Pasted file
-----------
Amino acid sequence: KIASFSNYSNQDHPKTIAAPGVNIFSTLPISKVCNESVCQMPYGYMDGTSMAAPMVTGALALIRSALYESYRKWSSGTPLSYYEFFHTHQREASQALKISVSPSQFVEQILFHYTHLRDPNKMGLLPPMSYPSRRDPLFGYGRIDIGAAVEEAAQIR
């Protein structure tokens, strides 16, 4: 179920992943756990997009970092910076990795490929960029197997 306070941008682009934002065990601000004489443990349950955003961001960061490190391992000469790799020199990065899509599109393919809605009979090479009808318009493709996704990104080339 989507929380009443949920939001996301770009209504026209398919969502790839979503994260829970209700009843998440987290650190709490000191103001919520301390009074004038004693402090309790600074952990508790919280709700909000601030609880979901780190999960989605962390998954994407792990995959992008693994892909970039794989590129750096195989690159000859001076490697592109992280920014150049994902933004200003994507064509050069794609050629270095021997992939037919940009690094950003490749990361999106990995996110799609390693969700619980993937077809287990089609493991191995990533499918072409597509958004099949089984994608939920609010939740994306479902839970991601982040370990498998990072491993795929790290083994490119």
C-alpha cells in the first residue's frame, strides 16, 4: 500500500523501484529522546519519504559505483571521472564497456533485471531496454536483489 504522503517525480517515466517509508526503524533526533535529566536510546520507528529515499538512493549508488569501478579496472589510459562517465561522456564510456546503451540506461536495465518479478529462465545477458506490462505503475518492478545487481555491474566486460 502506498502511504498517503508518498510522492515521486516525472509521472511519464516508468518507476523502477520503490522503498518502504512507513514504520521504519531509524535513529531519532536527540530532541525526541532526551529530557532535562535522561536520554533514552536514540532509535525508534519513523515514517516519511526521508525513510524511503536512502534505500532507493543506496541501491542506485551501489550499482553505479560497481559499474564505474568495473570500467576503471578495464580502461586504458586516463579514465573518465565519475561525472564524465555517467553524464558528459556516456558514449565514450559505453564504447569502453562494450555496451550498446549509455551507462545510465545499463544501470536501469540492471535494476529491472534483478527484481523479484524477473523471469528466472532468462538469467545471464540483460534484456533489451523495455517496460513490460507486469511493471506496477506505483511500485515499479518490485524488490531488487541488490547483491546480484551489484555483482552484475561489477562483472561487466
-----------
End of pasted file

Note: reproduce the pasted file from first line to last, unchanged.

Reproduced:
Amino acid sequence: KIASFSNYSNQDHPKTIAAPGVNIFSTLPISKVCNESVCQMPYGYMDGTSMAAPMVTGALALIRSALYESYRKWSSGTPLSYYEFFHTHQREASQALKISVSPSQFVEQILFHYTHLRDPNKMGLLPPMSYPSRRDPLFGYGRIDIGAAVEEAAQIR
């Protein structure tokens, strides 16, 4: 179920992943756990997009970092910076990795490929960029197997 306070941008682009934002065990601000004489443990349950955003961001960061490190391992000469790799020199990065899509599109393919809605009979090479009808318009493709996704990104080339 989507929380009443949920939001996301770009209504026209398919969502790839979503994260829970209700009843998440987290650190709490000191103001919520301390009074004038004693402090309790600074952990508790919280709700909000601030609880979901780190999960989605962390998954994407792990995959992008693994892909970039794989590129750096195989690159000859001076490697592109992280920014150049994902933004200003994507064509050069794609050629270095021997992939037919940009690094950003490749990361999106990995996110799609390693969700619980993937077809287990089609493991191995990533499918072409597509958004099949089984994608939920609010939740994306479902839970991601982040370990498998990072491993795929790290083994490119």
C-alpha cells in the first residue's frame, strides 16, 4: 500500500523501484529522546519519504559505483571521472564497456533485471531496454536483489 504522503517525480517515466517509508526503524533526533535529566536510546520507528529515499538512493549508488569501478579496472589510459562517465561522456564510456546503451540506461536495465518479478529462465545477458506490462505503475518492478545487481555491474566486460 502506498502511504498517503508518498510522492515521486516525472509521472511519464516508468518507476523502477520503490522503498518502504512507513514504520521504519531509524535513529531519532536527540530532541525526541532526551529530557532535562535522561536520554533514552536514540532509535525508534519513523515514517516519511526521508525513510524511503536512502534505500532507493543506496541501491542506485551501489550499482553505479560497481559499474564505474568495473570500467576503471578495464580502461586504458586516463579514465573518465565519475561525472564524465555517467553524464558528459556516456558514449565514450559505453564504447569502453562494450555496451550498446549509455551507462545510465545499463544501470536501469540492471535494476529491472534483478527484481523479484524477473523471469528466472532468462538469467545471464540483460534484456533489451523495455517496460513490460507486469511493471506496477506505483511500485515499479518490485524488490531488487541488490547483491546480484551489484555483482552484475561489477562483472561487466